#2: Connected accounts I haven't seen a case yet where attackers have compromised official Twitter accounts to create phishing Discord accounts. So check the connections on the profile you're talking to. While not foolproof this gives you some peace of mind.
#3: Mutual connections While not the safest route, being introduced to someone by someone you already know and trust can help lessen that you're talking to an imposter. Do not rely on listed 'mutual followers' or 'mutual friends' to verify their identity though, only intros.
What we have learned: Impersonation will happen. More projects and individuals should publish their server ID and Discord user ID on Twitter/Website/Opensea to help folks verify them. A wide swath of interconnected official accounts is harder to impersonate. Stay safe frens.
Rumors of Mod/Admin Bribes
Discord Security Alert
As if moderators and admins getting phished weren't enough. I now have multiple independent confirmations that attackers are straight up bribing any of your Discord staff with up to $100k... What can you as a project owner do?
1: You can't afford to pay your mods $100k. Limit the damage moderators can do. They shouldn't have permissions to announce things. There should be an anti-nuke bot watching their actions Remove mod trust from the equation. If you can't do this properly hire someone who can.
2: Get to know your team. Literally, like get to 𝗸𝗻𝗼𝘄 them. Teams might not need to be doxxed publicly, but internally every team member with Discord perms should be very doxxed. (Also usually a legal requirement anyways) The only counter to a massive bribe is a reputation.
3: Use cold admins, please for the love of god use cold admins. If you take the bribe, you just say you got phished. This excuse doesn't work if you implement the Cold Admin Protocol. It is too hard to phish a cold admin, and anyone claiming so is sus.
4: Bot devs aren't safe anymore either This extends into the recent compromises around Mee6/Ticket Tool/GiveawayBoat. It is impossible for you to vet these external bots' full dev and support teams. Limit what bots you use, and host bots in house where you can securely.
5: Review everything The whole goal here is to reduce attack vectors - but the internal compromise vector is something not discussed very often. So sit down and think about your team and try to identify potential issues. Limit access where you can, and verify people's identity.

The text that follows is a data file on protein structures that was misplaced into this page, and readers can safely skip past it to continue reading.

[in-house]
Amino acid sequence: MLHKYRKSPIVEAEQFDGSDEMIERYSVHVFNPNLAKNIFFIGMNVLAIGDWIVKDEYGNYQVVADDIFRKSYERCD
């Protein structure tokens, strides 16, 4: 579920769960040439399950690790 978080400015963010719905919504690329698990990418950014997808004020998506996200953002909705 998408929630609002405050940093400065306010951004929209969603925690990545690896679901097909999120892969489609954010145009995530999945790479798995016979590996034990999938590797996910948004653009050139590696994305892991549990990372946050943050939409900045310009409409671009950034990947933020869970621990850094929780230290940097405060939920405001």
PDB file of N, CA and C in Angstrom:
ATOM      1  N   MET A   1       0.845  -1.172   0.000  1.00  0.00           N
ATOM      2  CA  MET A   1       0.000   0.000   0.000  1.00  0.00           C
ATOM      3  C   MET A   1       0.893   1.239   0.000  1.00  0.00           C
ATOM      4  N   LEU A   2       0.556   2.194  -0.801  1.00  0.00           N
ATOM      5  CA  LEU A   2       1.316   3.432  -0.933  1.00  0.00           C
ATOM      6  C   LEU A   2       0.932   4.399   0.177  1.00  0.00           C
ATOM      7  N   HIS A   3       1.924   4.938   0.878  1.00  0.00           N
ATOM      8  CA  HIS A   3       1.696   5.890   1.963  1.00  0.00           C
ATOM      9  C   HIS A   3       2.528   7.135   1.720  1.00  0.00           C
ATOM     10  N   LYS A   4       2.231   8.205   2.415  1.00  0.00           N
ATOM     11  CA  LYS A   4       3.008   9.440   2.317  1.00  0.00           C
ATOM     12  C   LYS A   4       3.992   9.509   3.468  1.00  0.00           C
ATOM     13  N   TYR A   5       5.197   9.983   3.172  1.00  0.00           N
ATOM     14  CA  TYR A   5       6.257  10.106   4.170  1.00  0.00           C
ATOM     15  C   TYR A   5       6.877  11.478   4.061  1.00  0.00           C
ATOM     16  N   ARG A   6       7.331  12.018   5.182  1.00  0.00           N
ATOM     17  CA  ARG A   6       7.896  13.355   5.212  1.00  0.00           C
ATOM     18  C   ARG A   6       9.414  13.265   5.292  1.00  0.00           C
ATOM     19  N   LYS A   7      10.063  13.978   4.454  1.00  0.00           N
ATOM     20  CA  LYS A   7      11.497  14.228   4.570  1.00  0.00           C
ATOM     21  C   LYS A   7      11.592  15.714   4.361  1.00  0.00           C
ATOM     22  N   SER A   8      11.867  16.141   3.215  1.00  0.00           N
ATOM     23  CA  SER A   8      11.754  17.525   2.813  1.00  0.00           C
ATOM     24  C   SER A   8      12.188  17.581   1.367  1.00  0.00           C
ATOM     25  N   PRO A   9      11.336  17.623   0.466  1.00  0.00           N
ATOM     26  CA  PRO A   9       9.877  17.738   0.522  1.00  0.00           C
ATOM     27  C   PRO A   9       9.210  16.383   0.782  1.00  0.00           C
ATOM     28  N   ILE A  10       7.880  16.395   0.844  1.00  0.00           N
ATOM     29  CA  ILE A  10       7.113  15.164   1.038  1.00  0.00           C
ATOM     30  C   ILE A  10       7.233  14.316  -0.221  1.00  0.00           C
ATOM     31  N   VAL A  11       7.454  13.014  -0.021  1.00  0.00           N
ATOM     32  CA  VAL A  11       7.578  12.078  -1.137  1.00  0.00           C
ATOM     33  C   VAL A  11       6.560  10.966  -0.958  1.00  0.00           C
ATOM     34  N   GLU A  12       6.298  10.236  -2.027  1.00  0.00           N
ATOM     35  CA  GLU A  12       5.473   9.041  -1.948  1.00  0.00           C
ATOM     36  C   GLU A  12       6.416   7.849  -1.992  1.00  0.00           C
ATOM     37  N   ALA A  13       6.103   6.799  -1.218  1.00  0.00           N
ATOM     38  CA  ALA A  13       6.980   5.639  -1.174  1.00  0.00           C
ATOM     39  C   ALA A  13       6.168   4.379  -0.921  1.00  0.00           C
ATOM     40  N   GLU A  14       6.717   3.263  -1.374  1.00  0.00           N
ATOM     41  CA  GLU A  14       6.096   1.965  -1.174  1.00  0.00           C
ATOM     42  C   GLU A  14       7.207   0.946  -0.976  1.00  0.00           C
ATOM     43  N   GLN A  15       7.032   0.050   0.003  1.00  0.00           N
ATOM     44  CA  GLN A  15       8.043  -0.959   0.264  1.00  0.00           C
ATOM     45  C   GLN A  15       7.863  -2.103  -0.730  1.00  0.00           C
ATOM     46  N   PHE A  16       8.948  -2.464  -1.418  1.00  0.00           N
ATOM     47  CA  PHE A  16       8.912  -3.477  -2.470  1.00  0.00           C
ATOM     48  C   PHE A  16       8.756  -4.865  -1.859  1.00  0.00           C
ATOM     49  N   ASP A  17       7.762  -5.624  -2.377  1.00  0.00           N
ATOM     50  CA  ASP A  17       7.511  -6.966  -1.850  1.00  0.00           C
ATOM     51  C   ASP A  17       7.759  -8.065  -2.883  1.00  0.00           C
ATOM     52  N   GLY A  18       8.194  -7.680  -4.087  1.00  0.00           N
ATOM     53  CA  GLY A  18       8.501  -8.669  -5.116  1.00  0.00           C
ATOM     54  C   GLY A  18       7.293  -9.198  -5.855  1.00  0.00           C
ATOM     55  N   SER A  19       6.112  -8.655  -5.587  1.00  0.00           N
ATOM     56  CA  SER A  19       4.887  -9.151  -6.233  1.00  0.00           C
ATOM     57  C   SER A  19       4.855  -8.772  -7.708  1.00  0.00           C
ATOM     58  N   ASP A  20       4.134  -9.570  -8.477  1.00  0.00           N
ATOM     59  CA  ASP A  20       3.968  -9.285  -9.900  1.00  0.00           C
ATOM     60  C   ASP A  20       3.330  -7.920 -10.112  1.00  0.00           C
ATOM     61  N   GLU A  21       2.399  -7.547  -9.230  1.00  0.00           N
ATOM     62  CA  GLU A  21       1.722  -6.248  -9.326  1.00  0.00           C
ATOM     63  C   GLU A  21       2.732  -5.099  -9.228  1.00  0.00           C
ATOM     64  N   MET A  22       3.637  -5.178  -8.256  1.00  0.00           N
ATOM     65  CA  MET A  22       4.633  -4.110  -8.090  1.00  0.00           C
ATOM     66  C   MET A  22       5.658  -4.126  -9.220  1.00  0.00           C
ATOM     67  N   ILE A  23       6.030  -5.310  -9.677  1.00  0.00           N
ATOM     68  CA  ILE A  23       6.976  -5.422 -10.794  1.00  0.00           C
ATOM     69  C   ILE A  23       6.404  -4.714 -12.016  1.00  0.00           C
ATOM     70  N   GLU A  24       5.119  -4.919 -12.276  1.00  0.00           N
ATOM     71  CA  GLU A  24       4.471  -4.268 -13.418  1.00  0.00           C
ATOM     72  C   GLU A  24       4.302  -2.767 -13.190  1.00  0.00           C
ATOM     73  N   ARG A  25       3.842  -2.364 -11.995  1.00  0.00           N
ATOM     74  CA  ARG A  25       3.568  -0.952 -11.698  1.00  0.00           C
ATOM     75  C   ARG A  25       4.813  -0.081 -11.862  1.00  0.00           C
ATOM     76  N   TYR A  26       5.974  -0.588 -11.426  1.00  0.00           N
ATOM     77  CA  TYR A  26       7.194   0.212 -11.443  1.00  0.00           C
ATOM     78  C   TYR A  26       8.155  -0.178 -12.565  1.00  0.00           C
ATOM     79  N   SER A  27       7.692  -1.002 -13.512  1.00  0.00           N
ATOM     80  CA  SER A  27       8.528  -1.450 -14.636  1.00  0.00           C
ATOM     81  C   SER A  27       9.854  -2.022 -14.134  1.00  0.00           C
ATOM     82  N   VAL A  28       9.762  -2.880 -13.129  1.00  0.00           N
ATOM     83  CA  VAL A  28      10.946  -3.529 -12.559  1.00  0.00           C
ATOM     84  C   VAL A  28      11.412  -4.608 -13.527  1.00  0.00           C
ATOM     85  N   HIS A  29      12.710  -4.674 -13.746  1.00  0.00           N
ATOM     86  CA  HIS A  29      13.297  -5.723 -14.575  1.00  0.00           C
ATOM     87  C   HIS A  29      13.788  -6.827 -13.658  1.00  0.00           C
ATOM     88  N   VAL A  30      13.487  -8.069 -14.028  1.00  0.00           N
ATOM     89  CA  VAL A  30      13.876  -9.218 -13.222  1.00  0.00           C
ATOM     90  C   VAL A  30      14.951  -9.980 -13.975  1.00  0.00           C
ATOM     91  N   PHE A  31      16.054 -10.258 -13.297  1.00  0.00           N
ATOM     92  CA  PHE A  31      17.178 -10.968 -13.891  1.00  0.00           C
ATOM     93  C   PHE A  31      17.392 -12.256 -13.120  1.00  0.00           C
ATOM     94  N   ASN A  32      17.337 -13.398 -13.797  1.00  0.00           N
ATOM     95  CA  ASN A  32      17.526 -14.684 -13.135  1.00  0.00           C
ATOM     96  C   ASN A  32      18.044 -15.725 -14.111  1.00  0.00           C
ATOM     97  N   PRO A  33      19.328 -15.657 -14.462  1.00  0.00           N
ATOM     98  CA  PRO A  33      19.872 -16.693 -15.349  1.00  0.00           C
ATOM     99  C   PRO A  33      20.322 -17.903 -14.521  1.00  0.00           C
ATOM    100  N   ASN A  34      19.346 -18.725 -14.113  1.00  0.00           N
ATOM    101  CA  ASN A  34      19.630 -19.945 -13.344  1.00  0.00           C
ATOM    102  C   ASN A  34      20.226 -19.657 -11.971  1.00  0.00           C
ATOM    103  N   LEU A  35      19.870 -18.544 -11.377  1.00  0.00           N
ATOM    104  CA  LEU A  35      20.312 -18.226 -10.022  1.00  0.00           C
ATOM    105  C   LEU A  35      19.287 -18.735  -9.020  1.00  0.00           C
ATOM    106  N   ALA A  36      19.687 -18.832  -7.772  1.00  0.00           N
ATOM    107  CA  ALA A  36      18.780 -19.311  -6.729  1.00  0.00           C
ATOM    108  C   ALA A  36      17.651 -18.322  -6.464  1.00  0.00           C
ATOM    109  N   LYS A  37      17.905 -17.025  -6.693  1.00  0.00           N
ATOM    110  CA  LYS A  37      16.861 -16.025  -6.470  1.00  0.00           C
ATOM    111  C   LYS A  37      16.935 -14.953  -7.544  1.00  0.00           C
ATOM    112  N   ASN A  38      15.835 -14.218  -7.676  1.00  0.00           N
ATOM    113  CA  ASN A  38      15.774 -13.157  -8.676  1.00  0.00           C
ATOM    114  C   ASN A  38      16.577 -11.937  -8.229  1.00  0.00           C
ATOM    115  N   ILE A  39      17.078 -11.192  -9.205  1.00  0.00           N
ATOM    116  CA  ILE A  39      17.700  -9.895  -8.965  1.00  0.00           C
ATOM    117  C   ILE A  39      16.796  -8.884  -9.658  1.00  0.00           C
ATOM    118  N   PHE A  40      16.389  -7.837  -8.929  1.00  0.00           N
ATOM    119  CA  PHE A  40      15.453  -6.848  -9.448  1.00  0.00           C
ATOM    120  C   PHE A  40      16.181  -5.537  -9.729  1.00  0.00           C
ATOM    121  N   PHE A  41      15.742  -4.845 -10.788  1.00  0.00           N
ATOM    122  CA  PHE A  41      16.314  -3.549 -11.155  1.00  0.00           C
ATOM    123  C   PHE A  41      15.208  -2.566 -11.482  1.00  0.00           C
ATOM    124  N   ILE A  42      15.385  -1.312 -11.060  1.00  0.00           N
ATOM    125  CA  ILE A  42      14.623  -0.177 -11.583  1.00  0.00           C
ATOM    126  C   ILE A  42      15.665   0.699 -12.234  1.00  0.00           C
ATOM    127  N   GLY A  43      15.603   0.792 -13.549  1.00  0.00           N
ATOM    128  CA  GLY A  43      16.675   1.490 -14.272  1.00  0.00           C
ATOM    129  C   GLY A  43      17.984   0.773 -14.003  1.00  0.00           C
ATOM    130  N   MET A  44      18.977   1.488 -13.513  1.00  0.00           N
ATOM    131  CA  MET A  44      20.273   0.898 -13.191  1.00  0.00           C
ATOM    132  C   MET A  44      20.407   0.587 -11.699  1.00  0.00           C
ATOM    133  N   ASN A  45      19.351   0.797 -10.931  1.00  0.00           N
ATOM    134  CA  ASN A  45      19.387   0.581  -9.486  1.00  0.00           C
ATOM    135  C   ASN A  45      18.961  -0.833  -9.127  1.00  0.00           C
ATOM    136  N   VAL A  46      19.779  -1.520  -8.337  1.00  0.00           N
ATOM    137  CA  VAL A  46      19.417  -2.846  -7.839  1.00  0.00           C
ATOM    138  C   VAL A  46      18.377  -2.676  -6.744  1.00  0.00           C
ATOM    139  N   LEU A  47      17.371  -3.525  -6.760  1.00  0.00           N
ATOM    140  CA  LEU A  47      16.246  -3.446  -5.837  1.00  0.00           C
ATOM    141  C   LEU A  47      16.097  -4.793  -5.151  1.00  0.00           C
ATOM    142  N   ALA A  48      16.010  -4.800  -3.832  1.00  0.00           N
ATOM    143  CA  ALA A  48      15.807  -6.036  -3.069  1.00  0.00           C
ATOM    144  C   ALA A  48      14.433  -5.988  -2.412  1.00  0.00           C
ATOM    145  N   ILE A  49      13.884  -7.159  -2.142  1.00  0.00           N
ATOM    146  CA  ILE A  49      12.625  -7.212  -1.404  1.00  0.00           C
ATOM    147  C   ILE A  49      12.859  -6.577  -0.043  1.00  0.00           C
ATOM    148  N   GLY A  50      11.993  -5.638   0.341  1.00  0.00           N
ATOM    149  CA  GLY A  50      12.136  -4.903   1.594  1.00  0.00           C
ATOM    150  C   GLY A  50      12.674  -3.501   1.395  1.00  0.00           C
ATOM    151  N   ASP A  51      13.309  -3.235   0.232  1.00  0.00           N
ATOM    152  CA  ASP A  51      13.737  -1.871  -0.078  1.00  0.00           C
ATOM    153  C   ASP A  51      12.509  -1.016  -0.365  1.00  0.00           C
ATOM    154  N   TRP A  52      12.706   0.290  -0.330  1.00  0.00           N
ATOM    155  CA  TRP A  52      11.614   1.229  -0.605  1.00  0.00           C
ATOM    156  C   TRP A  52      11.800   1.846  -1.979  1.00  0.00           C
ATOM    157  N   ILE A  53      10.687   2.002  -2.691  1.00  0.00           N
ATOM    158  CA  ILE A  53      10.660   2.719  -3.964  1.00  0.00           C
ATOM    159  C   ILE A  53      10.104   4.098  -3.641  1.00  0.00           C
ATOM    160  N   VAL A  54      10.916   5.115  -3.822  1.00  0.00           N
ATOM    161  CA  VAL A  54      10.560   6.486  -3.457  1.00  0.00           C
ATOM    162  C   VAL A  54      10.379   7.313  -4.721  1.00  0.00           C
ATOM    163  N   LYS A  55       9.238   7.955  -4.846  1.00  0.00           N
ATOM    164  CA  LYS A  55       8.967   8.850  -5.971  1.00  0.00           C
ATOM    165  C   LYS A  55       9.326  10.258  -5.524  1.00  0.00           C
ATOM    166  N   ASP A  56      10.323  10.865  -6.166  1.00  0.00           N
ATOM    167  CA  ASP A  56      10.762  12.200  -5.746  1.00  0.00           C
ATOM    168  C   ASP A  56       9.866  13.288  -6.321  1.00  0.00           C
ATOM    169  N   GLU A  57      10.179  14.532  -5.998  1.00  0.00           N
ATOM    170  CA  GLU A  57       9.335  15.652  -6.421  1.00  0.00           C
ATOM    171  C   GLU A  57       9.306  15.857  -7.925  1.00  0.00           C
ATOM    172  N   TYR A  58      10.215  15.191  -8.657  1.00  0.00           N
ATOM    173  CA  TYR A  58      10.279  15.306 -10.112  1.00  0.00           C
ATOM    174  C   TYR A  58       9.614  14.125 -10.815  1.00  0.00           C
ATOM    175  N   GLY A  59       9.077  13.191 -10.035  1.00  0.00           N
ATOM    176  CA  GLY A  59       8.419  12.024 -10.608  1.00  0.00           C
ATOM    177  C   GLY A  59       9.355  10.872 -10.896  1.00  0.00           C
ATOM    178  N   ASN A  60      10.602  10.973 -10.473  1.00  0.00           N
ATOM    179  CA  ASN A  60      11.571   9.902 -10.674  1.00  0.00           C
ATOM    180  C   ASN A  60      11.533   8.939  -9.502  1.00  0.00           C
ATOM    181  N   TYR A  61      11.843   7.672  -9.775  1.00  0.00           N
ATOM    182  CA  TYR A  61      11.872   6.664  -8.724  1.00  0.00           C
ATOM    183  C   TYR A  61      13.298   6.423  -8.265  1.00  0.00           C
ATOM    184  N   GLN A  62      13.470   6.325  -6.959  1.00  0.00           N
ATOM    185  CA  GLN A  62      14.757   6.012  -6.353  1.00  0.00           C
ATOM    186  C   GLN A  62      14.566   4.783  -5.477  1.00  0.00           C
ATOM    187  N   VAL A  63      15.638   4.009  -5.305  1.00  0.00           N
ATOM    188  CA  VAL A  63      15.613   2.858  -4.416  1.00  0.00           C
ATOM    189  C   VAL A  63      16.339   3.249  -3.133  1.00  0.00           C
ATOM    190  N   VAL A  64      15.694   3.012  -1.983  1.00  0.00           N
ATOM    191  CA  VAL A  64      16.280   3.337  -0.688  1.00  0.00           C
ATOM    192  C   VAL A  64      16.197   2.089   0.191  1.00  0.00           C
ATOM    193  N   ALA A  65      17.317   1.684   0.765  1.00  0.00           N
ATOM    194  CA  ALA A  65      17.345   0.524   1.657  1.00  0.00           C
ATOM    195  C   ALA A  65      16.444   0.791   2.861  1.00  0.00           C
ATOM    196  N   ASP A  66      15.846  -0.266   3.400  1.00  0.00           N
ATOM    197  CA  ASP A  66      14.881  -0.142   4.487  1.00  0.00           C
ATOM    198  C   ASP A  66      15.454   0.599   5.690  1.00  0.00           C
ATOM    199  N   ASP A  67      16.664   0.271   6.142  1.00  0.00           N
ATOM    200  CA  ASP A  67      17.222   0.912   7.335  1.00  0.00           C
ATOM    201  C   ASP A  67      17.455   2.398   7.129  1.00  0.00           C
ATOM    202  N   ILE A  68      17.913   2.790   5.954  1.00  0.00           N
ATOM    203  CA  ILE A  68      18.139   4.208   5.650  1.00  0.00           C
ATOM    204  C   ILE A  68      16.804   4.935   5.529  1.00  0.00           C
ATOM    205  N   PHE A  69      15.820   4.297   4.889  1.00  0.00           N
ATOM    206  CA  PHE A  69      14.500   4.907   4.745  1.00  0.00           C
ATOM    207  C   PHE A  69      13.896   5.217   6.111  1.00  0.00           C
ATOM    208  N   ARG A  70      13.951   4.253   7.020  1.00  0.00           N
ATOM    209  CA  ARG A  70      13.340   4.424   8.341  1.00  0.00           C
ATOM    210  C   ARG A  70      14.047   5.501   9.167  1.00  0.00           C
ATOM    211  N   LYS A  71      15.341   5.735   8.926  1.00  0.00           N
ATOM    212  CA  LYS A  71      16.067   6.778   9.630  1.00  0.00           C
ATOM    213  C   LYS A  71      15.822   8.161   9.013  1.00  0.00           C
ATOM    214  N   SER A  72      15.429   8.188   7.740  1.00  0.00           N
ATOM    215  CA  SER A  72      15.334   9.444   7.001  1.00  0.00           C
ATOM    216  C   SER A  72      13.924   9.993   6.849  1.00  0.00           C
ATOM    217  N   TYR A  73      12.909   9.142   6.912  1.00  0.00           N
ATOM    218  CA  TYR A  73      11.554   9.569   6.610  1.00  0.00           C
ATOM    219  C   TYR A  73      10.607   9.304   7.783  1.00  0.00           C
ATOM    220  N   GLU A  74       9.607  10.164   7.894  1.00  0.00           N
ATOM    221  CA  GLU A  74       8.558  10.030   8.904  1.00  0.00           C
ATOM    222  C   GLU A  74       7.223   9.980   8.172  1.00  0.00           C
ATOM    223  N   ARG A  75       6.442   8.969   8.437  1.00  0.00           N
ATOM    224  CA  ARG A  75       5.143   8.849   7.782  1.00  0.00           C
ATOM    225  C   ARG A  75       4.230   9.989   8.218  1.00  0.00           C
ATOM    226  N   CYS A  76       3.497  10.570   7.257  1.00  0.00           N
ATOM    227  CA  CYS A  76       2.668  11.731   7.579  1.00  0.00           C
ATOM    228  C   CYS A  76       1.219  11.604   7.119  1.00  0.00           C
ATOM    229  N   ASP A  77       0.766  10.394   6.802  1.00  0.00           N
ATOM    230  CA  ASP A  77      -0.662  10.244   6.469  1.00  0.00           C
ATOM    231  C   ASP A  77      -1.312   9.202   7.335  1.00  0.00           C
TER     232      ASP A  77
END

I was already planning on talking about this today, but seeing @9tales_NFT's huge tweet thread about tracking down one of these scammers inspired me to tweet about this even more. Stay safe out there folks..
Voice Impersonation of Founders
Discord Security Tip
When a phishing method stops working as well, scammers don't stop. They evolve. There have been rumors of attackers now impersonating project founders and replicating how their voice sounds using voice modulators. How should teams react?
First of all, why this is a potentially debilitating attack. Project founders or lead team members will be on Twitter spaces, a lot. This makes it extremely easy to get a voice sample of well, anyone. Voice/voiceprint should never ever be used to verify someone.
NFT teams need to set up a secure secondary line of communication to verify dangerous requests. I recommend Slack. You can force team members to use 2FA and Slack works well for a private group chat setting. While your community might demand Discord, your team can use Slack.
Set up policies with your team, Discord admins, and anyone in a position to approve any dangerous requests that ALL requests need to go through Slack. For extremely dangerous requests you could require more, i.e. Email, Slack + PGP signature. But set up the procedures now.
This also has the added benefit of keeping your team's internal communications private in the case that your Discord ever does get breached. I would say the vast majority of projects do not have all of the above set up currently, so please, set it up before it is too late.
Risk Matrix of Potential Attacks
Discord Tip of the Day
The last couple of weeks has seen a drastic shift in types of attacks against Discords... I sat down and tried to create a risk matrix of both the severity and the impact of these different methods - let me know what you think!